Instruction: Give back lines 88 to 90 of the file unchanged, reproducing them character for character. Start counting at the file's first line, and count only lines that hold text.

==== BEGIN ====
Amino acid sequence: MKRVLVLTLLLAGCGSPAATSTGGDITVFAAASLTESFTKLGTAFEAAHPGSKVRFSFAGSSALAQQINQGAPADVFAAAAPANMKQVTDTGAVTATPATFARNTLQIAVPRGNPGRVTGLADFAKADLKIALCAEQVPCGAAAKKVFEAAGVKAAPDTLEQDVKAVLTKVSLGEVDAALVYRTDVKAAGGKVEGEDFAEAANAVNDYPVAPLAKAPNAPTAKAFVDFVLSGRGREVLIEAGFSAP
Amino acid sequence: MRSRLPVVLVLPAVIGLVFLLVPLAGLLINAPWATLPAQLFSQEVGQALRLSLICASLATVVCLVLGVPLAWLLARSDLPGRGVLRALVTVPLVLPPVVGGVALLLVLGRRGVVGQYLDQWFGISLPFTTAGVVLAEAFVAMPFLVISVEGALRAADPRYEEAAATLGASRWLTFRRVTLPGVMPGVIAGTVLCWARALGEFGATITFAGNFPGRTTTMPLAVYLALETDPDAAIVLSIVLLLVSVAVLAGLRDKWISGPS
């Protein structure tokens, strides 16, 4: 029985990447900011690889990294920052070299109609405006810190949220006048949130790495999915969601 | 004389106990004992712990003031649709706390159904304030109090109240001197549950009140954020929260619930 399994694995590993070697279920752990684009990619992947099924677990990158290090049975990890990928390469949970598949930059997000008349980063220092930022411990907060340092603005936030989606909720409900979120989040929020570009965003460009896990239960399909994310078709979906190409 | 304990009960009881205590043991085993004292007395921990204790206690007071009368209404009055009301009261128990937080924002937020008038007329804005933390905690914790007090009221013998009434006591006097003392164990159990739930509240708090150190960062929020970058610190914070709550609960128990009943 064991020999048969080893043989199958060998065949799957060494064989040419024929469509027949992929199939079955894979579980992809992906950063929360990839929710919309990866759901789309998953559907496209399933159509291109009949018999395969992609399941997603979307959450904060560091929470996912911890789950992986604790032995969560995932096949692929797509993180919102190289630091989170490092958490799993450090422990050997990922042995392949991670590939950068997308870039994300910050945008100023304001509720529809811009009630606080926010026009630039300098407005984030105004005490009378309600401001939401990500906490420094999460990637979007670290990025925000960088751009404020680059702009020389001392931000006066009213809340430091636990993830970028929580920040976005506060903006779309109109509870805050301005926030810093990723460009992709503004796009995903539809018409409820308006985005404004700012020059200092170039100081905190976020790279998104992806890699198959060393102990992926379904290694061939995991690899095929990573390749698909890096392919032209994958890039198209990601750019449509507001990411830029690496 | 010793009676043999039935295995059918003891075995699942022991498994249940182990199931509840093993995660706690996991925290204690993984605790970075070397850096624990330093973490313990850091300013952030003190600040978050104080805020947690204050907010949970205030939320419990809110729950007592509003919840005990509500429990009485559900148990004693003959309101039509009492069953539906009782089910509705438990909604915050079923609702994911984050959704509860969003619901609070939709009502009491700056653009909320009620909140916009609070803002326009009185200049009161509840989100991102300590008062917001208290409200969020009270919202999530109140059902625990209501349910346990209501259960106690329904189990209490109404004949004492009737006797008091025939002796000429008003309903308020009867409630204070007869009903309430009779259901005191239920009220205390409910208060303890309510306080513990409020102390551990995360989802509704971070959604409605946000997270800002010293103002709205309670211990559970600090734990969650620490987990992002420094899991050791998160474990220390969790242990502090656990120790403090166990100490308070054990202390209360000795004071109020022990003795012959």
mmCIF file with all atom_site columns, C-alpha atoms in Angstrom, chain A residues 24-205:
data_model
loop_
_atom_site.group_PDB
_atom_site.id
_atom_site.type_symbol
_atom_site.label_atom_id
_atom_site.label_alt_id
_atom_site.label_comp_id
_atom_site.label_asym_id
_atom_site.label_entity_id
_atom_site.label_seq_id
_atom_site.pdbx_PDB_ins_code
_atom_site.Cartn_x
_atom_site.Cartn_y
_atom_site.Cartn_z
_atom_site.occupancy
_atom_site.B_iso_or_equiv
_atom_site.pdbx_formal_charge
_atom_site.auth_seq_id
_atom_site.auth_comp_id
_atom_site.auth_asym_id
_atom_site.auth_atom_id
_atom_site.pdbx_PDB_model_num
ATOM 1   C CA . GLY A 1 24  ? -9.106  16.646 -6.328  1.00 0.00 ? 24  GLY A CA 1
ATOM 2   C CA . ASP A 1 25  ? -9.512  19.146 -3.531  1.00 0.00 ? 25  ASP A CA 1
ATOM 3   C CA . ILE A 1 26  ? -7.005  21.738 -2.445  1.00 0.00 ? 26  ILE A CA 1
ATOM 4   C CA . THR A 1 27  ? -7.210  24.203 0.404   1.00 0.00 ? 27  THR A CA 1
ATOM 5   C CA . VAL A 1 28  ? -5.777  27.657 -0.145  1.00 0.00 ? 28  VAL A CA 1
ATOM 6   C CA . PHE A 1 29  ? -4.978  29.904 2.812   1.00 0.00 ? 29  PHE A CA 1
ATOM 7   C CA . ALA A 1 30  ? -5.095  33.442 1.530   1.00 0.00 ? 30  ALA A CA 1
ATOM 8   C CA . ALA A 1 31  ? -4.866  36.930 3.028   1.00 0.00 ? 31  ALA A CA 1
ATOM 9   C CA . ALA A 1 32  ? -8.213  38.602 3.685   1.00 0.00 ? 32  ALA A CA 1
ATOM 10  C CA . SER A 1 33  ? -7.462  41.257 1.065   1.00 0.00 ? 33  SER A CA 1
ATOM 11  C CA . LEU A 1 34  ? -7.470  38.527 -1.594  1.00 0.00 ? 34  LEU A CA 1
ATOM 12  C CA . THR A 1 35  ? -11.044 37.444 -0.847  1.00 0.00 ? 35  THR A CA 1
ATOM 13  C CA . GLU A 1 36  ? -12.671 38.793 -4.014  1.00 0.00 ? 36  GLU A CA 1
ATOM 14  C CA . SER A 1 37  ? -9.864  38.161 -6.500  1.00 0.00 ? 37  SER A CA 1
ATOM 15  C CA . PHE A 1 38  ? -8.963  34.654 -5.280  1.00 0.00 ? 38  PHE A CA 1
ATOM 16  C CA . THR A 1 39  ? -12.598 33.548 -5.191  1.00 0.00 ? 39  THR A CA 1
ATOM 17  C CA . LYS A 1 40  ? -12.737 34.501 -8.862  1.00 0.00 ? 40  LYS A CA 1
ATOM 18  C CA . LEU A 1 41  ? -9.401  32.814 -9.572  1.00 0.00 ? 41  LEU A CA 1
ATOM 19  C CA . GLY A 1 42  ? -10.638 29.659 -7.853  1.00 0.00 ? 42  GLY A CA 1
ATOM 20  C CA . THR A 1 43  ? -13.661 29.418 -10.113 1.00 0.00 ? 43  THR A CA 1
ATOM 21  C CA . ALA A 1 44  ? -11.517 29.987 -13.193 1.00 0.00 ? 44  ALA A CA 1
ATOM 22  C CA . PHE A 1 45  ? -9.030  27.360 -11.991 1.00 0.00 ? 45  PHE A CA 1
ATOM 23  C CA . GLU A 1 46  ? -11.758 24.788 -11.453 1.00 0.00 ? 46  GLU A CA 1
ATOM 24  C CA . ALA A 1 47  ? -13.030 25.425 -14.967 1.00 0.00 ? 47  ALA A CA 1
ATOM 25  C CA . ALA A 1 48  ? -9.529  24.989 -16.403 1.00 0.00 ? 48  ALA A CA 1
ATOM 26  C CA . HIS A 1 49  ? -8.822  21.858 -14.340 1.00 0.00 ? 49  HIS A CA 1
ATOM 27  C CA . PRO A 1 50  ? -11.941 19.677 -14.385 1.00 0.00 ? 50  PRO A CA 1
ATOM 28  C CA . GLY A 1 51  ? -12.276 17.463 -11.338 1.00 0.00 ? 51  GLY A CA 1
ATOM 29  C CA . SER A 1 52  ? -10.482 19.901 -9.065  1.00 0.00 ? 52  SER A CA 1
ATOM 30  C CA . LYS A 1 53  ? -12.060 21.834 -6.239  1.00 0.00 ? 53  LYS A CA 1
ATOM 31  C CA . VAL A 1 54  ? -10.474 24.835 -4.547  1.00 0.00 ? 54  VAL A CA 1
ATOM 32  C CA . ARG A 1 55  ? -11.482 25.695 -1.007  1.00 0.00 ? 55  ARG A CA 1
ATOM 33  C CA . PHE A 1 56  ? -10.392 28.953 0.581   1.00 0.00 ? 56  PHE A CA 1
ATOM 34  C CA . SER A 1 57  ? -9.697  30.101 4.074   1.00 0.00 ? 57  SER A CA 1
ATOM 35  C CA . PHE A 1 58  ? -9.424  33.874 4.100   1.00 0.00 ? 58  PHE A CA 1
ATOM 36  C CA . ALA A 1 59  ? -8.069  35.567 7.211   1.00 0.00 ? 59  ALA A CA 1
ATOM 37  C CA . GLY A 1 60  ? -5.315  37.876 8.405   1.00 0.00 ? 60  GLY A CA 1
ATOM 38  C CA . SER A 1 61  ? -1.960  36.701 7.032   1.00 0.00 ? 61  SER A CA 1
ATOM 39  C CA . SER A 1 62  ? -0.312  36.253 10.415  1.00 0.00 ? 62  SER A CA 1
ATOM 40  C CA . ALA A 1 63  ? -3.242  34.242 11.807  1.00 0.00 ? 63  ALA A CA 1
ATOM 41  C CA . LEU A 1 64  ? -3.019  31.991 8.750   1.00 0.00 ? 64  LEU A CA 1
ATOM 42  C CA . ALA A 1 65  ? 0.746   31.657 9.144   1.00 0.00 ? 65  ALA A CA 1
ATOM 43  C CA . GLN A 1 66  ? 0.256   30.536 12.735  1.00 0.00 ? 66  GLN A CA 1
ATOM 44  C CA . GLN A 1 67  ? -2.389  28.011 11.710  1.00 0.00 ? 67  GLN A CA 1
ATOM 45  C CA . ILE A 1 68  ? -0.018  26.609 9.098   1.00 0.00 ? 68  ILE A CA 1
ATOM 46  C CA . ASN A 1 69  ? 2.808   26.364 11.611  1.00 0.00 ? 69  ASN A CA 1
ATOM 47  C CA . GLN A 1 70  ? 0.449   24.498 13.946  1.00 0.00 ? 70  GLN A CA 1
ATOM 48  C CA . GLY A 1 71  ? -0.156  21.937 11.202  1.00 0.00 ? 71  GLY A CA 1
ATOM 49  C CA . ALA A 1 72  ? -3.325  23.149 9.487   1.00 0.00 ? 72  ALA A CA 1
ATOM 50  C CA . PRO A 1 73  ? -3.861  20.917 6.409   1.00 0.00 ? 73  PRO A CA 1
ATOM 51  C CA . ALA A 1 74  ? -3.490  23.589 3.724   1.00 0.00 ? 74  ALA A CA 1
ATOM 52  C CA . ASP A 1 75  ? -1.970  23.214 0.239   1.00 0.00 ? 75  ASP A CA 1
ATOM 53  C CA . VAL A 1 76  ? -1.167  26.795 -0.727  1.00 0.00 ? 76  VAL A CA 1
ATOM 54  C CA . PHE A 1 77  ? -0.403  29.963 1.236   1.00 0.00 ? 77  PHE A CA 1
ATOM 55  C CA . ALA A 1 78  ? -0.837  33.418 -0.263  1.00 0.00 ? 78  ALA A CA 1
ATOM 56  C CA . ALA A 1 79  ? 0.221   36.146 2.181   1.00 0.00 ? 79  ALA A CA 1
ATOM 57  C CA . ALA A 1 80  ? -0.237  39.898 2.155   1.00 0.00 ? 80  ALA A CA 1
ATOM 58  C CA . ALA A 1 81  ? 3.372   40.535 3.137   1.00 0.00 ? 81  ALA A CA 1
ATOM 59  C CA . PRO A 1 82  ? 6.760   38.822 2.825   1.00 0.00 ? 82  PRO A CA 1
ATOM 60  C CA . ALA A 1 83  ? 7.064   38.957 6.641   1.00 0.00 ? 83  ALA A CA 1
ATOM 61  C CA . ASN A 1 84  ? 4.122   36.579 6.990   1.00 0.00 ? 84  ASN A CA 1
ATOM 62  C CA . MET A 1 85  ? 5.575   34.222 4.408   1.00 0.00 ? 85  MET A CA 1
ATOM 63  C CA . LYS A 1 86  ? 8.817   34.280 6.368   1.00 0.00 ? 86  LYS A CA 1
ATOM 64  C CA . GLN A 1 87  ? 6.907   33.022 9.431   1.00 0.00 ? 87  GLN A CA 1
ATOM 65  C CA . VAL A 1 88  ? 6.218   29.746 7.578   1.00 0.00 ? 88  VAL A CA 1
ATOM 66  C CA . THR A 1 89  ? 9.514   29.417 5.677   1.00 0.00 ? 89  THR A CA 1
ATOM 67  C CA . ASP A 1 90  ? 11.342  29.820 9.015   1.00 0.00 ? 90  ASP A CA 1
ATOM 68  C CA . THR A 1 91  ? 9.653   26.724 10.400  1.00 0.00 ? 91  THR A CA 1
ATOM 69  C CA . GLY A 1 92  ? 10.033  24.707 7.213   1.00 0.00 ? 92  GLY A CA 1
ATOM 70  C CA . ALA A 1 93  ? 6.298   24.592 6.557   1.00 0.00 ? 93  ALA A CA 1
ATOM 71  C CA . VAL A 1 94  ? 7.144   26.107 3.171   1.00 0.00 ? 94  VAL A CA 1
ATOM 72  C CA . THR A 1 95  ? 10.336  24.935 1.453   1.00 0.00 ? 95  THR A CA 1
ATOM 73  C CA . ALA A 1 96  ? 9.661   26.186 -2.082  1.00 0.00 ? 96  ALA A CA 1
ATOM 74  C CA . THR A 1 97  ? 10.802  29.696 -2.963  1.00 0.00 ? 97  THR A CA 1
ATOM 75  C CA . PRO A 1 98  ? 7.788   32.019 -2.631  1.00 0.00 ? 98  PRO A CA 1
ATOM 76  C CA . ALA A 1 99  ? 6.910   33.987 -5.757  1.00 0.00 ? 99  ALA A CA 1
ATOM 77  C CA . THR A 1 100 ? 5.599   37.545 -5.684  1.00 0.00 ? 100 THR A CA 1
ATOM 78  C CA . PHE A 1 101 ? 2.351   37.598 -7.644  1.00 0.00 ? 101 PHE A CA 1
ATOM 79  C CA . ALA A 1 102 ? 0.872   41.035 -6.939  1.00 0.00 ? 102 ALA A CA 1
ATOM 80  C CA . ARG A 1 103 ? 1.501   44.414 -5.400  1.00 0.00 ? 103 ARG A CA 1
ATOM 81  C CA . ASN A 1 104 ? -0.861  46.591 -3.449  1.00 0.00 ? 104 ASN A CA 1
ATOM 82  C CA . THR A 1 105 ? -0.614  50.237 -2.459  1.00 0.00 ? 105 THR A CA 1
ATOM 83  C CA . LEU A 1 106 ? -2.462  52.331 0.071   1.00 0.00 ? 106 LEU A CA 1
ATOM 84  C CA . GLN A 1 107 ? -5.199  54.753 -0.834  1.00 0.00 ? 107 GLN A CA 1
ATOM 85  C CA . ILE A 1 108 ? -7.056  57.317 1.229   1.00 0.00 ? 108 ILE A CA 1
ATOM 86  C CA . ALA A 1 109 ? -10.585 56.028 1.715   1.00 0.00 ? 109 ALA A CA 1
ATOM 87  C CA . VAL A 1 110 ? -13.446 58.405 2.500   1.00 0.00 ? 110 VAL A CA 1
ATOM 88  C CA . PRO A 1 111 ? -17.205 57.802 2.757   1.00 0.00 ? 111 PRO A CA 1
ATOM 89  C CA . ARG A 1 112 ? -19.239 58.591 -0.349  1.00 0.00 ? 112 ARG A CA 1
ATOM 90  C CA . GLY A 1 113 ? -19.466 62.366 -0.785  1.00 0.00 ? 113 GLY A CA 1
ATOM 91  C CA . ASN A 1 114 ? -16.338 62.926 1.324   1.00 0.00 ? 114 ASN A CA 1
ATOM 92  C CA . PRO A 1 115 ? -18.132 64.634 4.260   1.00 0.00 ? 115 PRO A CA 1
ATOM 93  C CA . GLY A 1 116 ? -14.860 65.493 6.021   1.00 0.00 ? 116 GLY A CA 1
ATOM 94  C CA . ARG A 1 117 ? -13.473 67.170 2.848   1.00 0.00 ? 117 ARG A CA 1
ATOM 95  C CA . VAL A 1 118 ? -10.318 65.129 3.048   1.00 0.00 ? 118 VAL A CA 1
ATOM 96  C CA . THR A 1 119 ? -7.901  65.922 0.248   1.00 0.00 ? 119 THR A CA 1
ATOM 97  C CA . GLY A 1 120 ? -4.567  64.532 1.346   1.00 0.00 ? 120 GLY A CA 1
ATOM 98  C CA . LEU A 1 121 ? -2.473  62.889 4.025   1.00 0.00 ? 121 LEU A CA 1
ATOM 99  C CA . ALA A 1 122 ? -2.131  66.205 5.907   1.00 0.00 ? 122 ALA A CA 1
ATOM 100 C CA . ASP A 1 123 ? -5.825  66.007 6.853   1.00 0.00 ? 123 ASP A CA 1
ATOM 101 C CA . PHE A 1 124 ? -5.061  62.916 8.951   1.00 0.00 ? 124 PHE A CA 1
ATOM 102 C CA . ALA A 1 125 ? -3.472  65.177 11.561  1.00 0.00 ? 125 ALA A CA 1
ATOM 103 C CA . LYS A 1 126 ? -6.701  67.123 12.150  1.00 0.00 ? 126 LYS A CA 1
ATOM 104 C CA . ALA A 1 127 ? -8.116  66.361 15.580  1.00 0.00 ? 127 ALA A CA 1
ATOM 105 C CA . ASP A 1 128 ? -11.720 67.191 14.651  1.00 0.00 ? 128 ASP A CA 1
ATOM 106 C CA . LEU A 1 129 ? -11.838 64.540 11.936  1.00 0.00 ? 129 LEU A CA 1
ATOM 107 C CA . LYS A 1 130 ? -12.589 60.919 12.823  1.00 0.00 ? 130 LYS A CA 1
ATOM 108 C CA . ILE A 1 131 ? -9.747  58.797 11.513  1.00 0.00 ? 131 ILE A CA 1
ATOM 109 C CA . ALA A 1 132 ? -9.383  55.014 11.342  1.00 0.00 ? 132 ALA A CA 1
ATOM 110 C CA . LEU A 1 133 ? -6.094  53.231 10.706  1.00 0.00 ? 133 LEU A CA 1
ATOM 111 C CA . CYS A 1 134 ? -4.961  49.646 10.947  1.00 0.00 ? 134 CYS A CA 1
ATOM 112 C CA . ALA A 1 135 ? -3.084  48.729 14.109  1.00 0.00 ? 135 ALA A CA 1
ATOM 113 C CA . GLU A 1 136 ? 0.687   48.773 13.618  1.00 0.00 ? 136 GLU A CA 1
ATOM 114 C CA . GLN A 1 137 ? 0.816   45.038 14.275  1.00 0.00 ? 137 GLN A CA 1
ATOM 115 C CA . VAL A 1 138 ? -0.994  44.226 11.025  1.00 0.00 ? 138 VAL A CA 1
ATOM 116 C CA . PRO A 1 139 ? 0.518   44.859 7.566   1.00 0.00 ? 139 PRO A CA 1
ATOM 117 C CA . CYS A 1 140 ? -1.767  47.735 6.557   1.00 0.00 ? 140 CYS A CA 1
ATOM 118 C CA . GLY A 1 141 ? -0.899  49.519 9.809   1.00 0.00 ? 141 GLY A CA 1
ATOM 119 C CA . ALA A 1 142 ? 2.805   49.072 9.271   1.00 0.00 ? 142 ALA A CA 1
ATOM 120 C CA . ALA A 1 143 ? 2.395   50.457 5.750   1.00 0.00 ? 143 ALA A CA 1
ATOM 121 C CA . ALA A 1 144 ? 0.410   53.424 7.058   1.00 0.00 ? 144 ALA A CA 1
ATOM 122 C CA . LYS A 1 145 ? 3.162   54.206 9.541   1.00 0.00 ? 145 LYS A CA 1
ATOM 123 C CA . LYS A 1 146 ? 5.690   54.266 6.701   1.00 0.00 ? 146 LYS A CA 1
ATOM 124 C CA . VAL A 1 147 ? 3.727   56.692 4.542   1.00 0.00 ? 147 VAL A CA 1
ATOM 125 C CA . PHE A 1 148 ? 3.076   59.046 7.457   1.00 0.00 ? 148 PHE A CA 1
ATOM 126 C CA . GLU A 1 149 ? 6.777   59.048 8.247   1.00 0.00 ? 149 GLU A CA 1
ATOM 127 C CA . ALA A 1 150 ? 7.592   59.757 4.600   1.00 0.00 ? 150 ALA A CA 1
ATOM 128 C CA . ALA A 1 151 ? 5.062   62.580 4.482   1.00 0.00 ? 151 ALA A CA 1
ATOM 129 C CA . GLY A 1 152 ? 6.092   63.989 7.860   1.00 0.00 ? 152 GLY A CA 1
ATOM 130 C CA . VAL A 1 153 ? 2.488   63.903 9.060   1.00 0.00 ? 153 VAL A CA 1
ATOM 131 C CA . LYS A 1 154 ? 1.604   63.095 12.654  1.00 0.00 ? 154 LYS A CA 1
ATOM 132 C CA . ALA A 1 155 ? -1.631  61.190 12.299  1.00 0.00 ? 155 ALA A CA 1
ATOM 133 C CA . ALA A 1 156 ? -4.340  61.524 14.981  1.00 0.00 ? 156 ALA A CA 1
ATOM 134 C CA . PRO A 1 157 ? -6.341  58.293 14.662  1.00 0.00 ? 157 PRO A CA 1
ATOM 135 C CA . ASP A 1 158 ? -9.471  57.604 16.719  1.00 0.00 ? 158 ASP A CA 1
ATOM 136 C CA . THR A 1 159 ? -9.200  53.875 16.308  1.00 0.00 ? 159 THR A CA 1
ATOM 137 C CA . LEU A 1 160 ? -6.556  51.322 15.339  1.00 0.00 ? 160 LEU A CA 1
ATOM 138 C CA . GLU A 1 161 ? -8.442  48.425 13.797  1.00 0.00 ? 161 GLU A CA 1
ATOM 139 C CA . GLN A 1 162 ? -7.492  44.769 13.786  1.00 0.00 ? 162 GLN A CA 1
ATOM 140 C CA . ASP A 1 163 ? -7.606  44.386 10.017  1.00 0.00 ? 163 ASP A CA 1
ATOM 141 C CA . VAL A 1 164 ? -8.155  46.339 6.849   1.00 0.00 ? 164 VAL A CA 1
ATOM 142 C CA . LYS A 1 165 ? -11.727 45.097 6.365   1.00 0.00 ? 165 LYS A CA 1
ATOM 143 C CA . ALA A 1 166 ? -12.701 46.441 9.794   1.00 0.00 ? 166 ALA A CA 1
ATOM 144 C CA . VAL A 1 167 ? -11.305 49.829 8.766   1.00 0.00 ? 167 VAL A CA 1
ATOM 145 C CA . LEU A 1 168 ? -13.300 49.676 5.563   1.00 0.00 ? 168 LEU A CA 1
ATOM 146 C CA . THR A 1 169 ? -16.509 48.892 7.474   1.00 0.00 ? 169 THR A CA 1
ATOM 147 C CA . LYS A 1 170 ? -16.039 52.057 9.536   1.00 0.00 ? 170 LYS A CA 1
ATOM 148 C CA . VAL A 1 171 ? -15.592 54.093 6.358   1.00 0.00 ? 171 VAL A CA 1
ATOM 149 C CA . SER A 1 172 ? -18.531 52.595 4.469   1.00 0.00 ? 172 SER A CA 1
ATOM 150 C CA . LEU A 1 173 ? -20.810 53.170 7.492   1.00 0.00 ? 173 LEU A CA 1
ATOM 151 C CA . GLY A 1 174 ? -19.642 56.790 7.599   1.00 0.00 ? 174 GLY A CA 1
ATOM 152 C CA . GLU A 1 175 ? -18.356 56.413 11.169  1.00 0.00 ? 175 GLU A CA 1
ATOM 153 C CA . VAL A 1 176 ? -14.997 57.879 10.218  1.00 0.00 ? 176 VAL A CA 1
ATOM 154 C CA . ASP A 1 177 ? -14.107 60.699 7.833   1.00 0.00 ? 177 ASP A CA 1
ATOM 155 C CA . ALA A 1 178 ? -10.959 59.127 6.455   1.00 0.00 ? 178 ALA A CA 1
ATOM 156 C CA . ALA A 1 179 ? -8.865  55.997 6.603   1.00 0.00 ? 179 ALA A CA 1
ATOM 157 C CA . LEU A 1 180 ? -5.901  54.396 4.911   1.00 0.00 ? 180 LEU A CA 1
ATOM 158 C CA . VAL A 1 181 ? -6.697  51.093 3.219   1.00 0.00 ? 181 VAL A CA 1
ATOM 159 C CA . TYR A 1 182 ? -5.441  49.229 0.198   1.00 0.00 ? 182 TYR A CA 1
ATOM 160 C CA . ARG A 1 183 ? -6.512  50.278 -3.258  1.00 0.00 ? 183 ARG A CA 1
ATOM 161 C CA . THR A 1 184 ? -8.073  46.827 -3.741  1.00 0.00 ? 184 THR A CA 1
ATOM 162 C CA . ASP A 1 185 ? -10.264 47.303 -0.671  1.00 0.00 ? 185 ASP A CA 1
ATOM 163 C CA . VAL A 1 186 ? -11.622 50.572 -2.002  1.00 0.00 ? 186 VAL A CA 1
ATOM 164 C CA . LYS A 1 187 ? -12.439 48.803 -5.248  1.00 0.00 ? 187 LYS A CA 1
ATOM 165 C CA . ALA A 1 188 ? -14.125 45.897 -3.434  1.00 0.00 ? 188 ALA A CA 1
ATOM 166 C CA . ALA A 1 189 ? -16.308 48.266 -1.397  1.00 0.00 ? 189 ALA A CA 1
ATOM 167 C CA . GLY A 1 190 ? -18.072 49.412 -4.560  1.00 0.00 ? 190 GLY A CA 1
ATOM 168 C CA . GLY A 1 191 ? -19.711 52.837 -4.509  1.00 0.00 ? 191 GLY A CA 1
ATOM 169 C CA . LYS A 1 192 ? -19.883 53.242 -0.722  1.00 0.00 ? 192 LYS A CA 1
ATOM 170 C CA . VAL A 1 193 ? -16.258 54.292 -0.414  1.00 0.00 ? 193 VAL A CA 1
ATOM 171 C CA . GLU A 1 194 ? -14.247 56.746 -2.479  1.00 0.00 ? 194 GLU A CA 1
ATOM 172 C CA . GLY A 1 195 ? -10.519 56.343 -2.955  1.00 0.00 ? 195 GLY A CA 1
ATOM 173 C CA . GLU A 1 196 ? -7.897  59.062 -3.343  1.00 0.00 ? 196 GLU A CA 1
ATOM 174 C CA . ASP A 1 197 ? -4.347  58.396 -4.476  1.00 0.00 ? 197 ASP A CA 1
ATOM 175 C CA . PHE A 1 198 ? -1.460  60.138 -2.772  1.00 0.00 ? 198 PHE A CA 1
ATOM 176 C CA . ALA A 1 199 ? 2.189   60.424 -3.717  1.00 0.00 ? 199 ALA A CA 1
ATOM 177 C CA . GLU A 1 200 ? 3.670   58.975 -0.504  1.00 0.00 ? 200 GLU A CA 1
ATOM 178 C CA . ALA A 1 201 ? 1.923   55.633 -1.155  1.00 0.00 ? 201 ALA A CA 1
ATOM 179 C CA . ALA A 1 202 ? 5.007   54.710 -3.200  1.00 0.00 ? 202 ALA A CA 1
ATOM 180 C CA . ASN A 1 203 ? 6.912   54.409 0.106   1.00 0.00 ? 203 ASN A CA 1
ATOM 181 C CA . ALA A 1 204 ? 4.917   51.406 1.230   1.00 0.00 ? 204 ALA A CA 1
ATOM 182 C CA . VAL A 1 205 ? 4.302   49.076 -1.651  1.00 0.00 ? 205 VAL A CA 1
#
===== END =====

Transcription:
ATOM 61  C CA . ASN A 1 84  ? 4.122   36.579 6.990   1.00 0.00 ? 84  ASN A CA 1
ATOM 62  C CA . MET A 1 85  ? 5.575   34.222 4.408   1.00 0.00 ? 85  MET A CA 1
ATOM 63  C CA . LYS A 1 86  ? 8.817   34.280 6.368   1.00 0.00 ? 86  LYS A CA 1